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cherrytree

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  1. the first thing is to make friends during o-week and the first few weeks of class, so you're in the loop when people start passing around PDFs! and if you want/need to get physical copies, the student government folks will compile a google sheet where upper years will list their used books for sale and you can reach out to the sellers directly. whatever you do just dont rush into the bookstore. and before you pay for anything at the bookstore, ask them if the item is eligible for return should you find out you dont need it after all.
  2. For what it's worth, I don't think it is outright dishonest to try to describe a boring job in a more flattering light on your resume. That's pretty much what career counselors are paid to help you do with when you book resume review appointments with them! I would suggest taking advantage of these appointments, your law school probably offers them. As for how to talk about it, I think you can draw inspirations from the more flattering, but not dishonest ways of describing your responsibilities and achievements related to the job. For example, I think data entry and file organization are good training grounds for attention to detail and, when the workload gets heavy, time management. Again, your career counselor can probably give you some helpful tips on this too. You don't have to sell yourself short!
  3. Hi OP and everyone who participated in the thread, I stumbled upon this older post while reflecting upon my own 1L unpaid summer internship at a law firm today. Just wanted to say your posts have really helped with my own reflections and I want to put in my own two cents as well in case future readers might find them helpful. I am pretty much in the same boat as OP at the time when they made the post; while I wouldn't necessarily call my summer a horrible experience, my boss also checked a lot of the boxes here (severe mood swings, unclear instructions, refusing to answer clarificatory questions, not receiving timely or any feedback on my work). I wasn't expecting to be best buds with my boss, and I understood that much of the brunt I bore was due to their own stress/struggles dealing with difficult clients/files, so I don't want to paint them in a negative light in my own head--it just does not do anyone any favours. in order to actually make positive use of this summer experience and not screw myself over talking about it at interviews, I know I'd really have to script my talking points carefully. I think one really big takeaway from my summer experience is that I can now produce many, many examples/situations when prepping for behavioural interview questions such as "tell me about a time when you had to manage to deliver on multiple projects/tasks on tight timelines", "when you had to work with a difficult person on your team/deal with a difficult client", etc. Throughout the summer I kept a list to document all the fairly substantial assignments I was given, whether legal or non-legal, to jog my memory when I do interview prep. My goal is to stitch together the most valuable, usable narratives so they all build towards the kind of impression that I want to leave the interviewers with. I find that reminding myself to keep my eye on the real prize (i.e. doing well at future interviews) really helps to put things in perspective. It also motivates me to find practical/creative solutions for improving the way I manage my working relationship with my boss (e.g. reading their moods better, finding the right time to bring up the right thing), and hopefully those will pay off in the form of a usable reference letter. All in all, I have learned tons about practicing law and working with various kinds of people/lawyers during my summer. Leaving aside the matter of whether I will think back on this experience fondly, I am ultimately most grateful for the opportunity to be exposed to the good/bad/ugly early in my legal career.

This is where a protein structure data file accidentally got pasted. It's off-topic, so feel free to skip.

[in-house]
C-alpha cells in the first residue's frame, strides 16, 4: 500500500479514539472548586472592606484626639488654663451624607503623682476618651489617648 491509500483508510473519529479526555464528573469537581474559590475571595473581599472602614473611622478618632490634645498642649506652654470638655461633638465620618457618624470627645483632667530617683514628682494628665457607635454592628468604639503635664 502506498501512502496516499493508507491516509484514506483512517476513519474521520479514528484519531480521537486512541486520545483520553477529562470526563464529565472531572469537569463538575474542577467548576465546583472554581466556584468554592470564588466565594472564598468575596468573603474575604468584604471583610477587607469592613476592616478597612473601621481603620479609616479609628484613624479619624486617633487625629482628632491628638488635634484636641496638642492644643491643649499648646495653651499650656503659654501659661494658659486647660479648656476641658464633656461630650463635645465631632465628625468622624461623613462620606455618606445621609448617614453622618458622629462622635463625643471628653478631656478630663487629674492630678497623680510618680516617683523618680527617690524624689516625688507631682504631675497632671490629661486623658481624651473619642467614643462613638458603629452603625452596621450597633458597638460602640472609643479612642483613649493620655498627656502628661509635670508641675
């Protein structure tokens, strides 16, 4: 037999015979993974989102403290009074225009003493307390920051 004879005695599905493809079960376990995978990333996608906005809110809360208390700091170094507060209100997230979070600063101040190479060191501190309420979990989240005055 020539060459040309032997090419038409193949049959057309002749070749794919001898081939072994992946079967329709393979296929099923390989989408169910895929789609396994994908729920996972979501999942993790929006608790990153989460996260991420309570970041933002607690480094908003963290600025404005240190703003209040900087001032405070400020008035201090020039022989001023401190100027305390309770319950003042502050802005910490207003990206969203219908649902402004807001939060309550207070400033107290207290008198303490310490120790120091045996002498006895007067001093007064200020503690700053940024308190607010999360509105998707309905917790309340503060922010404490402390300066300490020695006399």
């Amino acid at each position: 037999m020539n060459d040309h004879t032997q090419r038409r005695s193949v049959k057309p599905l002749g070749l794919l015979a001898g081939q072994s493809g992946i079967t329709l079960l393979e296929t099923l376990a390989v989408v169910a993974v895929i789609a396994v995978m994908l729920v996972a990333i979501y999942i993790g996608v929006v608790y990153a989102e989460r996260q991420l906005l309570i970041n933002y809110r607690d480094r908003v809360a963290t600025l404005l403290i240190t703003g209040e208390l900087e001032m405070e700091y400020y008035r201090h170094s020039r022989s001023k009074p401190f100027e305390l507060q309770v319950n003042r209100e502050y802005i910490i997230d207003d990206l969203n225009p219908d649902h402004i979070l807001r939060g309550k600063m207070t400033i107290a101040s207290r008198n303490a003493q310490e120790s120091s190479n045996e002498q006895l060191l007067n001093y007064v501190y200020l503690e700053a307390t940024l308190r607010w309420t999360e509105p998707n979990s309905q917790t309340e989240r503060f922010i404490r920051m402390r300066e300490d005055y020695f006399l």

4. if you don't mind a longer commute, you can go further north along the University line subway and find a more affordable place in North York. I currently rent a master bedroom ensuite at a condo near Sheppard West station for $900, takes me around 40 min door-to-door to get to Jackman on an average/slow day, or 30 min on a good day. i like the suburban quietness at my condo and the budget friendliness, but if you want to be close to the hustle and bustle of student life downtown it may not be for you
  5. I got called on Jan 12 (hella procrastinated on posting here). OLSAS cGPA 3.49, L2 3.63, LSAT 171. Also completed the optional essay to explain my academic performance (I wasn't sure how competitive/not competitive my GPA is, so I wrote it for some peace of mind) My softs are decent, nothing super wow-worthy, but I got 2 years of professional work experience which I wrote about in my main essay. I was definitely surprised to hear back from UofT as early as in January, but I guess this goes to show that the admissions committee does take into full consideration the non-quantified aspects of an application, i.e. essays and sketches/work experiences. Numbers on their own don't define the quality of an application, if they did I don't think I would've gotten in. Good luck to everyone waiting, hope you get the good news soon!
  6. I got in queue on valentine's day as well. 3.49, 171. Good luck to us "splitters"!
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